We’re familiar with the idea that the different major villains in the Batman universe reflect different aspects of Batman’s personality. Two-Face shows how the quest for justice can become a quest for vengeance; the Penguin reflects a twisted version of Bruce Wayne’s wealth; Mr Freeze his research and scientific skills. The Joker, depending on the incarnation, can represent a few different things. He can be the chaos to Batman’s lawfulness, the instinct to destroy in place of Batman’s drive to protect. He can embody the city itself, the random disordered nightmare of a decaying, post-industrial urban landscape, where things just seem to happen, with no overarching direction or plan – just disassociated, jumbled, careless noise.
So you can read much of the Batman mythos in this very psychological way, as a story of one man’s fragmented self, and of the policing work he has to do to maintain his identity in the face of conflicting pressures that threaten to pull him apart. Each facet of his personality carries its own self-destructive pattern, which needs to be overcome to ensure the integrity of the higher self. Thus Mr Freeze represents the danger of scientific inquiry – pardon the pun, but there’s always something a little Cold War about that guy. He carries connotations of the atomic bomb, of nuclear winter, of a world inhospitable to human life. Again, pardoning the pun, the imagery of cold-heartedness is also relevant as a critique of the excesses of scientific inquiry. It elicits knowledge pursued without regard for the humane. I actually think much of this stuff is less bad puns and more just the basic function of the metaphor – the associations that we bring to Freeze are what make him resonate as a character. That’s what makes this psychological lens really work.
Within this psychological frame, there are always going to be villains framed as more or less important. We don’t find ourselves equally split between all facets of our own lives – some are always more important than others. In the Arkham games, where there’s a real spread of villains, it’s the same thing – a given enemy will occupy a portion of the game, corresponding to their relative importance, and then they’ll drop out of sight. Sometimes they exist in optional side missions, as for example with Man-Bat in Arkham Knight, and sometimes they sit as part of the core narrative. And you can trace how different villains respond to their ranking. Riddler very frequently overestimates his importance to the narrative. He goes on and on about how he’s Batman’s arch nemesis, and really he’s just a bit of a nuisance. He’s trivial. He has a poor understanding of his place within the broader ecosystem, as he represents the dark reflection of intelligence – that is, arrogance and bad social skills. Beside how individual villains interpret their own status, this framework also gives the developers opportunity to explore some interesting narrative structures. It’s possible to disconnect the psychological importance of a villain from their structural position in the narrative, throwing out the balance of the story. Let’s talk about Scarecrow.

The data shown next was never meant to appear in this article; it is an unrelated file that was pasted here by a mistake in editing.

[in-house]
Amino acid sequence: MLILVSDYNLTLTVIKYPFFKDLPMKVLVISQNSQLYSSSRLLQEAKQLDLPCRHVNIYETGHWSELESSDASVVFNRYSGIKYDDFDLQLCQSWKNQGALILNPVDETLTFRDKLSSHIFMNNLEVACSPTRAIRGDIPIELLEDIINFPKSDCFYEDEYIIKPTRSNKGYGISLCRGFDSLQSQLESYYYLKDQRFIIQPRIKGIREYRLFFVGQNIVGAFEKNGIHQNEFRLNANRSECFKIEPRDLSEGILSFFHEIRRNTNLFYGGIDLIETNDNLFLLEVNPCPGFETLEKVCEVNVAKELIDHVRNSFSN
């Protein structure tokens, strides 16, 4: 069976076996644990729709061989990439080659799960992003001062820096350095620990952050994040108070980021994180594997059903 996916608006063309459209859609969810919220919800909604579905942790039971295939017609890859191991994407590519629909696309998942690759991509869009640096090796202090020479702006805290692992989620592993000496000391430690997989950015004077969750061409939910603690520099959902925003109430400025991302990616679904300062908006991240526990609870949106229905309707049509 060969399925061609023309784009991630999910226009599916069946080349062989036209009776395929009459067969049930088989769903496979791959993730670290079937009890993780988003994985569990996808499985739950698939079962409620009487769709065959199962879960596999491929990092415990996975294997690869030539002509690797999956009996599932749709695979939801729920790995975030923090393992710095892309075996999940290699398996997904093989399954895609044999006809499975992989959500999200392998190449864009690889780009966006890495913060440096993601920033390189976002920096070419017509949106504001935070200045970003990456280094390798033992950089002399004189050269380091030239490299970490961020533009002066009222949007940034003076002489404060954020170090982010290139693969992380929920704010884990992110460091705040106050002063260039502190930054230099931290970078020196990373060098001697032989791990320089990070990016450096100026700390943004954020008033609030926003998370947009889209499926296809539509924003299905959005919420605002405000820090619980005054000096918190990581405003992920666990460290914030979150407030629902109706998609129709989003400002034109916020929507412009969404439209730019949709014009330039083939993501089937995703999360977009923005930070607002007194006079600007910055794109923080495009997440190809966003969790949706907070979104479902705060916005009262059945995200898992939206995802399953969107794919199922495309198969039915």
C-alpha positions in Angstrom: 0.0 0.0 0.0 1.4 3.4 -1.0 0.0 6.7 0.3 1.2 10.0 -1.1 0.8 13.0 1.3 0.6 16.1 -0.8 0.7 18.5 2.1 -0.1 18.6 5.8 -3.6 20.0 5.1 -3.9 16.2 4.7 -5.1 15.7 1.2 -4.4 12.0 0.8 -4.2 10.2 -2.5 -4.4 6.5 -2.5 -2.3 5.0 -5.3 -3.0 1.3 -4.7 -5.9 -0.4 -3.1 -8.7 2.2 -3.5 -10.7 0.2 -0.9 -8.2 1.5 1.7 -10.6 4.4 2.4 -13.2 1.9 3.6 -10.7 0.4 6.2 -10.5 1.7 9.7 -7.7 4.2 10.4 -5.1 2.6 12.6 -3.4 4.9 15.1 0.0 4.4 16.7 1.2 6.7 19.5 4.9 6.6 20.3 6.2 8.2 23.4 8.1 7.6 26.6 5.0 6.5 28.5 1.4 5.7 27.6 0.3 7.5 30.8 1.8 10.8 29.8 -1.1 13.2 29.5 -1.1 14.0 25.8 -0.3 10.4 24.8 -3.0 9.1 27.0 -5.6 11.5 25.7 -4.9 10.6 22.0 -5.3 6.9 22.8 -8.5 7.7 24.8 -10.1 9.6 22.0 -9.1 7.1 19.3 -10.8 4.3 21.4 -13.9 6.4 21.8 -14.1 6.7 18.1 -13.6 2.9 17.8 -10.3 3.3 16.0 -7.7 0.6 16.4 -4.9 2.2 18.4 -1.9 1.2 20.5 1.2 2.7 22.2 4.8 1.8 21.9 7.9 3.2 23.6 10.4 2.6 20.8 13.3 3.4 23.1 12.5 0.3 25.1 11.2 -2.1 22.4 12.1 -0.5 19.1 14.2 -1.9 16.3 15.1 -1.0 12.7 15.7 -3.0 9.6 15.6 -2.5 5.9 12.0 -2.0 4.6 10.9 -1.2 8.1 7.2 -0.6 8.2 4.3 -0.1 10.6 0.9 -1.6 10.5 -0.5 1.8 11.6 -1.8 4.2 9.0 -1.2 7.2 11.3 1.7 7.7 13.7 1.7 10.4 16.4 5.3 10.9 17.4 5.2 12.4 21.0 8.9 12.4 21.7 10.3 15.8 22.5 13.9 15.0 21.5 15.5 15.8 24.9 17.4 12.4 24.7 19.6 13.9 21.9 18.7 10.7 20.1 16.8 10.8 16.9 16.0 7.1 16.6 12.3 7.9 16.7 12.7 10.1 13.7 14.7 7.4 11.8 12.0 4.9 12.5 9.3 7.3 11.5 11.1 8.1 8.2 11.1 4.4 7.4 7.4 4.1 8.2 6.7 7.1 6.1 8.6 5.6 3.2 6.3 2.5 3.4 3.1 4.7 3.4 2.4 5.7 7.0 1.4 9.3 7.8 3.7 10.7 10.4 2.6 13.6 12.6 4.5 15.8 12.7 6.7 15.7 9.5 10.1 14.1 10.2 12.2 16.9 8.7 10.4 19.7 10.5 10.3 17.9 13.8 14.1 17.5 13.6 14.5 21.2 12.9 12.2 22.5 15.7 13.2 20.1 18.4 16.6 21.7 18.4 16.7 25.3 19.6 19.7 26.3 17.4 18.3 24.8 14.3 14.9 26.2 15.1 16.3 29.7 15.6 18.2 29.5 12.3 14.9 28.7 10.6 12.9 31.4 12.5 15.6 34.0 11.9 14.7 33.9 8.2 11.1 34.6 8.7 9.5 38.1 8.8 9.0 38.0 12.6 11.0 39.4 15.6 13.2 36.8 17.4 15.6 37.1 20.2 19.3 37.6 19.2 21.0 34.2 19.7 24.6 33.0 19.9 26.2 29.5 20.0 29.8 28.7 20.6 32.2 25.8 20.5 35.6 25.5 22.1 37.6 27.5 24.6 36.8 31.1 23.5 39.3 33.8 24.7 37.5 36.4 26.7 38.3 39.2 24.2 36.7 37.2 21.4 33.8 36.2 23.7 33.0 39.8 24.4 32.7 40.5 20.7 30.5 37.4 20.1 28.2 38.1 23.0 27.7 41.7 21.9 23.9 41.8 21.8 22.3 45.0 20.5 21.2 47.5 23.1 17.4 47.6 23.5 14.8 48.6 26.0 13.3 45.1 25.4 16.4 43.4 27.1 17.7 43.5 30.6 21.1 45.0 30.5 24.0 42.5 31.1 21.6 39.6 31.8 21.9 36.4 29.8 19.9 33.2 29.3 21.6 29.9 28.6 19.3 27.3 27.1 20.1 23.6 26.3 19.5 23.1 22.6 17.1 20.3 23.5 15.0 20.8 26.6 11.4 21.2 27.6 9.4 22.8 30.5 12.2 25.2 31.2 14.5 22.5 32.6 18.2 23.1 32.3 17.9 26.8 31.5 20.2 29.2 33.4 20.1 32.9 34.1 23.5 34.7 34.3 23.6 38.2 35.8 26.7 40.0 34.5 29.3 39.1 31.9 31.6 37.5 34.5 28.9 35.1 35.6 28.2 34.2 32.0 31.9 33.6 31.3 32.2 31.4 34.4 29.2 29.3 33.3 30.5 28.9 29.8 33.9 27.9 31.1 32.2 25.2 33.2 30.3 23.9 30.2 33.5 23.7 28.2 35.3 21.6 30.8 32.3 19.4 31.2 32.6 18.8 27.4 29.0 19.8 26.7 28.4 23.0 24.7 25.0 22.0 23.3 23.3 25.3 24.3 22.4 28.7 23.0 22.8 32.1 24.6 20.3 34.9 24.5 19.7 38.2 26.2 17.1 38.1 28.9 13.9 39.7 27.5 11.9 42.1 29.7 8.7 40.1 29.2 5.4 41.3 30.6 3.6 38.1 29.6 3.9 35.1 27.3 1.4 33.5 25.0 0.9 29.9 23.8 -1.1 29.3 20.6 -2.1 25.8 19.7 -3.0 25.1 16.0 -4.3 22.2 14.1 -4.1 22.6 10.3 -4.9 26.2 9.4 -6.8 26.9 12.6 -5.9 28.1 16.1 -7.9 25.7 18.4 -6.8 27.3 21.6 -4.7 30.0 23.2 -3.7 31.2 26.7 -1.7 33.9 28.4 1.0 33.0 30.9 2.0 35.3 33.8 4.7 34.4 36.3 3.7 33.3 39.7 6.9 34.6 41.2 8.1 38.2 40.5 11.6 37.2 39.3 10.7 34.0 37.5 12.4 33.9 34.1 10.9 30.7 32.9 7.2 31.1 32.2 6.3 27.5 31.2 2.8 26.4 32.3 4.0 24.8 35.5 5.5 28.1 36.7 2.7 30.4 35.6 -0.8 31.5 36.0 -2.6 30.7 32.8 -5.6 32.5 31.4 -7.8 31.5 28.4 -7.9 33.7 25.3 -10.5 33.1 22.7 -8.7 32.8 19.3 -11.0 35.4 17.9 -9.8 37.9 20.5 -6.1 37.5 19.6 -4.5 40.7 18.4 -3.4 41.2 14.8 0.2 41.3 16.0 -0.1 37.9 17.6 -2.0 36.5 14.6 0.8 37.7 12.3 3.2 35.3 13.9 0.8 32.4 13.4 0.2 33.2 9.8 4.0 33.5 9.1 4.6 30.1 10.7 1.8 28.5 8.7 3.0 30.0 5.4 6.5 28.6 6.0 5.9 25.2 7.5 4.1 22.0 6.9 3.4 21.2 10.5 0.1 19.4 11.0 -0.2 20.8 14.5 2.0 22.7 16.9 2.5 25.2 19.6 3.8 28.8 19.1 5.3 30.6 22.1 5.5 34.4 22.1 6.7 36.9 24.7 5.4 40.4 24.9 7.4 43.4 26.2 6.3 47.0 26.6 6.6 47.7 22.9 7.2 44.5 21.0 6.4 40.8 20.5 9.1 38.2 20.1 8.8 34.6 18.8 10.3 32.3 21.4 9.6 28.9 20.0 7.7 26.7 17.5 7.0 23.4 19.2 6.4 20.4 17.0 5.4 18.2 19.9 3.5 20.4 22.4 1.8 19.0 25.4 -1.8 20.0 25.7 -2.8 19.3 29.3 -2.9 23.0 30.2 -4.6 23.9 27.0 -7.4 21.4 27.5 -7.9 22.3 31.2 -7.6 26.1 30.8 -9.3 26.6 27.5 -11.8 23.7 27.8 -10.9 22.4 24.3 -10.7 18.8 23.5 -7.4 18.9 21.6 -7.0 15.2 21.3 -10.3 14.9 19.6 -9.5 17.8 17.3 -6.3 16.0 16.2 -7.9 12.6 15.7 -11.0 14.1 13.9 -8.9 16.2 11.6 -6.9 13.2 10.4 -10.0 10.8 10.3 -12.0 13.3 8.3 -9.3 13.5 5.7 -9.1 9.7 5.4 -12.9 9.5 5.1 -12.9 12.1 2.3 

Scarecrow is putatively the main antagonist in Batman: Arkham Knight. He is the instigator of the drama, the key bad guy with the major evil plan. Most of the game’s other villains work for him in some sort of supporting role. The Arkham Knight himself is Scarecrow’s lieutenant, I suppose, and minor villains like Firefly are invited in to capitalize on the chaos of Scarecrow’s plan. Even villains who reject Scarecrow’s plan, like Poison Ivy, still relate to the story in terms of their relationship to Scarecrow as the central figure. And yet from a psychological perspective, Scarecrow doesn’t really matter. He is at most a backdrop, a distraction from Batman’s internal struggle against the Joker. This pattern is repeated in both Arkham City and Arkham Knight – in City, the main villain from a structural perspective is Hugo Strange, the architect of the Arkham City prison. But from a psychological perspective, the main villain is Joker. Joker causes the most emotional damage, killing Batman’s lover in the game’s climactic scene. By this point in the game Joker is extremely poisoned, and he subsequently attacks Batman, accidentally destroying the last vial of antidote and sealing his own fate. From a psychological perspective, Arkham City is thus a game about Batman failing to police his own psyche. Joker completes an arc of self-destruction, and Batman loses something of himself in the process. Hugo Strange is really incidental in all of this. He’s the main villain from a structural point of view, but emotionally and psychologically the game skews towards Joker.